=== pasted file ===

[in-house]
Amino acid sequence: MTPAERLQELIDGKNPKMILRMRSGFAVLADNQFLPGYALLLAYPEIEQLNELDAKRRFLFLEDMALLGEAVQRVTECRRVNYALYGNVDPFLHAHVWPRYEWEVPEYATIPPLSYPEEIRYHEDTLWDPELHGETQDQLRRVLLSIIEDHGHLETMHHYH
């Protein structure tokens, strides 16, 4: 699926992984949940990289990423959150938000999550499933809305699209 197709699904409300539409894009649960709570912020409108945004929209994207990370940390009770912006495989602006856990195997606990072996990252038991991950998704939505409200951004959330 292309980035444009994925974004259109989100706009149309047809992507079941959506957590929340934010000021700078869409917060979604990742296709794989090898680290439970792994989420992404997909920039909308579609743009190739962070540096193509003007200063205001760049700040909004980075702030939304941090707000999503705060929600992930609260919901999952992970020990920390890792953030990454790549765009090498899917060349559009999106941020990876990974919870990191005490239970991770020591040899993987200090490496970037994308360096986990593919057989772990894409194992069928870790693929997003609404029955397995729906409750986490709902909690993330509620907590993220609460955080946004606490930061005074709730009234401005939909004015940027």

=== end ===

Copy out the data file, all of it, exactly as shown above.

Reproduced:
[in-house]
Amino acid sequence: MTPAERLQELIDGKNPKMILRMRSGFAVLADNQFLPGYALLLAYPEIEQLNELDAKRRFLFLEDMALLGEAVQRVTECRRVNYALYGNVDPFLHAHVWPRYEWEVPEYATIPPLSYPEEIRYHEDTLWDPELHGETQDQLRRVLLSIIEDHGHLETMHHYH
């Protein structure tokens, strides 16, 4: 699926992984949940990289990423959150938000999550499933809305699209 197709699904409300539409894009649960709570912020409108945004929209994207990370940390009770912006495989602006856990195997606990072996990252038991991950998704939505409200951004959330 292309980035444009994925974004259109989100706009149309047809992507079941959506957590929340934010000021700078869409917060979604990742296709794989090898680290439970792994989420992404997909920039909308579609743009190739962070540096193509003007200063205001760049700040909004980075702030939304941090707000999503705060929600992930609260919901999952992970020990920390890792953030990454790549765009090498899917060349559009999106941020990876990974919870990191005490239970991770020591040899993987200090490496970037994308360096986990593919057989772990894409194992069928870790693929997003609404029955397995729906409750986490709902909690993330509620907590993220609460955080946004606490930061005074709730009234401005939909004015940027």